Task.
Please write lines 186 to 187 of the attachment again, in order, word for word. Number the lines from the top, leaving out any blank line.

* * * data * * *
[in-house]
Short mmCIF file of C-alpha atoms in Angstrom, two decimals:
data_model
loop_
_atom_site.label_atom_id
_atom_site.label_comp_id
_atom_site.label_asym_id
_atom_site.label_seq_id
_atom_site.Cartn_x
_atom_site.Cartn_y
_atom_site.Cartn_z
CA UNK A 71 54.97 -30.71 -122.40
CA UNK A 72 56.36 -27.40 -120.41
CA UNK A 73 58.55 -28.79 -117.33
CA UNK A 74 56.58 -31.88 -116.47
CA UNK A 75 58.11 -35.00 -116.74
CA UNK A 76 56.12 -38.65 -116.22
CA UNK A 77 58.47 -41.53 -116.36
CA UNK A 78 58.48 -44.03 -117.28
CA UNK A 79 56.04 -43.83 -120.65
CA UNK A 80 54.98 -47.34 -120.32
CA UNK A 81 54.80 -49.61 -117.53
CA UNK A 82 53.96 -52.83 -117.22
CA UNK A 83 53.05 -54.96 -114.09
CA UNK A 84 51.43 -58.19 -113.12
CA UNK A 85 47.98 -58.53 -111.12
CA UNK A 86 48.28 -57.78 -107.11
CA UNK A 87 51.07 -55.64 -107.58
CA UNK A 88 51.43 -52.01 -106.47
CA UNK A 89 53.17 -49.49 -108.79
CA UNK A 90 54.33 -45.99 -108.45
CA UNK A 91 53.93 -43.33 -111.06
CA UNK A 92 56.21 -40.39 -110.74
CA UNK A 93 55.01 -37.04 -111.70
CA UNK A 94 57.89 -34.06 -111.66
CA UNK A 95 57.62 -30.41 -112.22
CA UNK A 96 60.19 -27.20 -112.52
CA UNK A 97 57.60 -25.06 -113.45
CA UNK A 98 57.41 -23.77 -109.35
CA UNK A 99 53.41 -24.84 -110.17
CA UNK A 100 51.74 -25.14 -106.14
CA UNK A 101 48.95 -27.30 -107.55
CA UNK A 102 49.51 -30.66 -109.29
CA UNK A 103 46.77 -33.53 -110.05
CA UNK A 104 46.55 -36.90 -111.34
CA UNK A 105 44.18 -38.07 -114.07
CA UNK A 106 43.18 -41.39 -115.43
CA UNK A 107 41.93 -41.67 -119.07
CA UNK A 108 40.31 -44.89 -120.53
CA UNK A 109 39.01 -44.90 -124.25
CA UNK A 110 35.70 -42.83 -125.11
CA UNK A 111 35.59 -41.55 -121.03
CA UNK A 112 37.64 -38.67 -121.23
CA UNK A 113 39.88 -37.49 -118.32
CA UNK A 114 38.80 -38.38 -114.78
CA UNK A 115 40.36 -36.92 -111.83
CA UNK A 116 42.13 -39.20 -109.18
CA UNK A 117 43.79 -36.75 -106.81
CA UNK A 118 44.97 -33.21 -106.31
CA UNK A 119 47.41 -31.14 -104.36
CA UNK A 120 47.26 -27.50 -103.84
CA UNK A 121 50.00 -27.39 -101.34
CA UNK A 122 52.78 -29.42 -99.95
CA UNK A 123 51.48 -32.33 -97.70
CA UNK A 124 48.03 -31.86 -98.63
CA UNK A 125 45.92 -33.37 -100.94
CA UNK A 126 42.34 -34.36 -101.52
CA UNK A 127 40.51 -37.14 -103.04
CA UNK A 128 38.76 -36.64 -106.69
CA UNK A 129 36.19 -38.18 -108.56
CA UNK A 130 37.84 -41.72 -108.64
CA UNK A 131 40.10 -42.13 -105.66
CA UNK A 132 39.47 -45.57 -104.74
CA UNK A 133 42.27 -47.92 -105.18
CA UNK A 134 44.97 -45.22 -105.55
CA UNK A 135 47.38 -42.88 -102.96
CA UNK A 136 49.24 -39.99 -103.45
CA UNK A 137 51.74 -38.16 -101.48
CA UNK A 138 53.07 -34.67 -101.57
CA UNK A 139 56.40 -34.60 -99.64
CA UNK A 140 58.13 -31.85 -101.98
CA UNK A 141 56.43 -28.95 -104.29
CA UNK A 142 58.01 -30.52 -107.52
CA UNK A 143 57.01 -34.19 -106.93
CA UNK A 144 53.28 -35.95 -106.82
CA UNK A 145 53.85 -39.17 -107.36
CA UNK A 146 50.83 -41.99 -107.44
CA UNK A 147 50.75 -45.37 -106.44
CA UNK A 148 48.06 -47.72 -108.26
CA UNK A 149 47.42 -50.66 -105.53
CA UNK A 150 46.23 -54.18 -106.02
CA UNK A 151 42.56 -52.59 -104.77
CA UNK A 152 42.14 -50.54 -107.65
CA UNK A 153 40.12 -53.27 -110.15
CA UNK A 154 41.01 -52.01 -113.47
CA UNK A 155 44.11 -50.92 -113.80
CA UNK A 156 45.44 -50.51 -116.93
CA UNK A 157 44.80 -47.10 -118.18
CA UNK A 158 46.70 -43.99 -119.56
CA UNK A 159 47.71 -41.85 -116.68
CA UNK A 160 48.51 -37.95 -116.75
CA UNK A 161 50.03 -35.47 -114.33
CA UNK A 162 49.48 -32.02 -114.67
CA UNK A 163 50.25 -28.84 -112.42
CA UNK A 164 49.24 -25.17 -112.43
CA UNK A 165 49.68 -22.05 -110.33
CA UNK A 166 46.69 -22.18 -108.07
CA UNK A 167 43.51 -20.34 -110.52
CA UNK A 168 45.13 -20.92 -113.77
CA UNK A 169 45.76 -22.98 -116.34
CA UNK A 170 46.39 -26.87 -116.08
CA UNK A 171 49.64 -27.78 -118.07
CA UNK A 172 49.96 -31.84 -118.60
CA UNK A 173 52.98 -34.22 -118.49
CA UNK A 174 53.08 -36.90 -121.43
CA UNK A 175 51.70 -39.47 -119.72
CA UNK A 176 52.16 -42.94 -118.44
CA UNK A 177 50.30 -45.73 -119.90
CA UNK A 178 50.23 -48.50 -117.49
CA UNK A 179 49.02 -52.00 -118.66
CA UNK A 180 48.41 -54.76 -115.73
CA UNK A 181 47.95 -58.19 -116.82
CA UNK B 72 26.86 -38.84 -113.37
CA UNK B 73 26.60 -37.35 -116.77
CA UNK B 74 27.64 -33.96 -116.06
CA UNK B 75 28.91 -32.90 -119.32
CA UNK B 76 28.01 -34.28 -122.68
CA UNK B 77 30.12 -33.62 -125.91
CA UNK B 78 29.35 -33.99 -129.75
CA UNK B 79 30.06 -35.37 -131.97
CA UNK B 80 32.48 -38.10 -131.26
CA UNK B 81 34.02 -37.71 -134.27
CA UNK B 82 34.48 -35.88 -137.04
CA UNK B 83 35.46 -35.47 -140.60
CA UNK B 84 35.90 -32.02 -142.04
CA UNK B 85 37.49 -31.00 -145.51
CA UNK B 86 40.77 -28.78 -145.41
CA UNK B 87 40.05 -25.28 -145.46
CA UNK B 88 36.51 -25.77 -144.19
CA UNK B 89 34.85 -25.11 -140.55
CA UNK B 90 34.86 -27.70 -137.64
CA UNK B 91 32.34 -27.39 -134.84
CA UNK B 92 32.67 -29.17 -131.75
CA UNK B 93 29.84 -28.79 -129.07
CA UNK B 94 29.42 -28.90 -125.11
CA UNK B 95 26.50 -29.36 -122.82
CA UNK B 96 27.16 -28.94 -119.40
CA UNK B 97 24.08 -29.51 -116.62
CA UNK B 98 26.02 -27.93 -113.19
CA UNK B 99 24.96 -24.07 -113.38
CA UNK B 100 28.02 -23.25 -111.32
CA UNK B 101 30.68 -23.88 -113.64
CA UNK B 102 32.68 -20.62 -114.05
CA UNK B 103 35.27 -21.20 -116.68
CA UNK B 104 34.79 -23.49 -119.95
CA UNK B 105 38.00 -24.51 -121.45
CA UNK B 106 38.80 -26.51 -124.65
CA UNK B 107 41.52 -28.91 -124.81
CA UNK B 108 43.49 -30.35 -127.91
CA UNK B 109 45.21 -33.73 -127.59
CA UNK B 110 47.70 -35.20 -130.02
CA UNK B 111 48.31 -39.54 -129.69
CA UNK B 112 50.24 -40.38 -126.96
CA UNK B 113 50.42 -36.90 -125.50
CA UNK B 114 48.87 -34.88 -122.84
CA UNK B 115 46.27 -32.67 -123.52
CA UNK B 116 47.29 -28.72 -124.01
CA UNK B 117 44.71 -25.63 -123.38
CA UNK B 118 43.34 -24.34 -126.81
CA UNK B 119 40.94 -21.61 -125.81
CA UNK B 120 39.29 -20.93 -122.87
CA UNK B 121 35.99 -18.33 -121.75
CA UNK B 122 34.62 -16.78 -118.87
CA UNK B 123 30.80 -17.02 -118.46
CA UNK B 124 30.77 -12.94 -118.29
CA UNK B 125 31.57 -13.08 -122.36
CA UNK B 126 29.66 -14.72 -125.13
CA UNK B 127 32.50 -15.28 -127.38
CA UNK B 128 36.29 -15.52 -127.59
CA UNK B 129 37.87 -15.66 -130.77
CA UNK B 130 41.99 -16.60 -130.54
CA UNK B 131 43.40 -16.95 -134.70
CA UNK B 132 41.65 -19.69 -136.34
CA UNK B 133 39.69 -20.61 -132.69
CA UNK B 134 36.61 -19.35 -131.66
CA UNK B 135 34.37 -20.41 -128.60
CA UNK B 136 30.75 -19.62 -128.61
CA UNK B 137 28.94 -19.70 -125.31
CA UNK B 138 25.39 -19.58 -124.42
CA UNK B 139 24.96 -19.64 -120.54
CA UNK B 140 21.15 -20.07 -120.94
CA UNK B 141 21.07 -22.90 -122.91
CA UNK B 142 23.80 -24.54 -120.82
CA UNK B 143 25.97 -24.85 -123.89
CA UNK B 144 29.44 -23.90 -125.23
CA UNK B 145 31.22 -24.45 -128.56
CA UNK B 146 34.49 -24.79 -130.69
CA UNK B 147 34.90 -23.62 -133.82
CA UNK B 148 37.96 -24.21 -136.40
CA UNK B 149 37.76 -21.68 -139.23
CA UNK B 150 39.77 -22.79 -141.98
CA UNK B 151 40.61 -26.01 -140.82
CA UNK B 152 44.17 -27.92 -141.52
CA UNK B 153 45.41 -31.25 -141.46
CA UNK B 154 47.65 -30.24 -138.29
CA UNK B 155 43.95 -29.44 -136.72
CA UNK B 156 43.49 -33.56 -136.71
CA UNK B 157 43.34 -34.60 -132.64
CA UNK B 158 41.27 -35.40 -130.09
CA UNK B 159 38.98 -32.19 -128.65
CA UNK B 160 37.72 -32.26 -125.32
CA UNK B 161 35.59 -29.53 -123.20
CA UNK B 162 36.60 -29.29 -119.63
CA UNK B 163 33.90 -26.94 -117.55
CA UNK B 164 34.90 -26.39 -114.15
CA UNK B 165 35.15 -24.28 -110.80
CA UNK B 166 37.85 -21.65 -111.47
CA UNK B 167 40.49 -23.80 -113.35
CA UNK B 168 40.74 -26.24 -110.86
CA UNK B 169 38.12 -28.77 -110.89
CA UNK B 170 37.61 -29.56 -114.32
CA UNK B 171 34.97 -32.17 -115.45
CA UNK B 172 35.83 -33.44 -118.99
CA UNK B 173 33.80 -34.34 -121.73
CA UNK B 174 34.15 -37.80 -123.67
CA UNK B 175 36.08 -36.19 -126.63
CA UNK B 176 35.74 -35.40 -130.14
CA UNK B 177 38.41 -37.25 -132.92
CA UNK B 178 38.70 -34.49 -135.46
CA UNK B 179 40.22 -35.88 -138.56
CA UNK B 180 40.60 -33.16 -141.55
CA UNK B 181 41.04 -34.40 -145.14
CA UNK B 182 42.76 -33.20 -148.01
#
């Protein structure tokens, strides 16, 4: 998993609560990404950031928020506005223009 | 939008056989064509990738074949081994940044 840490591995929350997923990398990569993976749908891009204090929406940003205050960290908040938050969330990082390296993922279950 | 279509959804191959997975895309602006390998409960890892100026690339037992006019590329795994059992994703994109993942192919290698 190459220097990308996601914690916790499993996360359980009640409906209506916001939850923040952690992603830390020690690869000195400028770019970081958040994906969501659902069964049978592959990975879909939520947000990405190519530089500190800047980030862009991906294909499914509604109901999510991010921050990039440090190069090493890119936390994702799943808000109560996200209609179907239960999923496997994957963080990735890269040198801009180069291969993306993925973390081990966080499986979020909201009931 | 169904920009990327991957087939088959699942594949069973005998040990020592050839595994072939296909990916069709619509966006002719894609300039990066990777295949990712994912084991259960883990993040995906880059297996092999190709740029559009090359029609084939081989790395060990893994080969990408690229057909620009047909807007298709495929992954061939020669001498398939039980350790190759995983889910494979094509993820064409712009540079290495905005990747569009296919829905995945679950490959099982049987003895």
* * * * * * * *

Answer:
CA UNK B 135 34.37 -20.41 -128.60
CA UNK B 136 30.75 -19.62 -128.61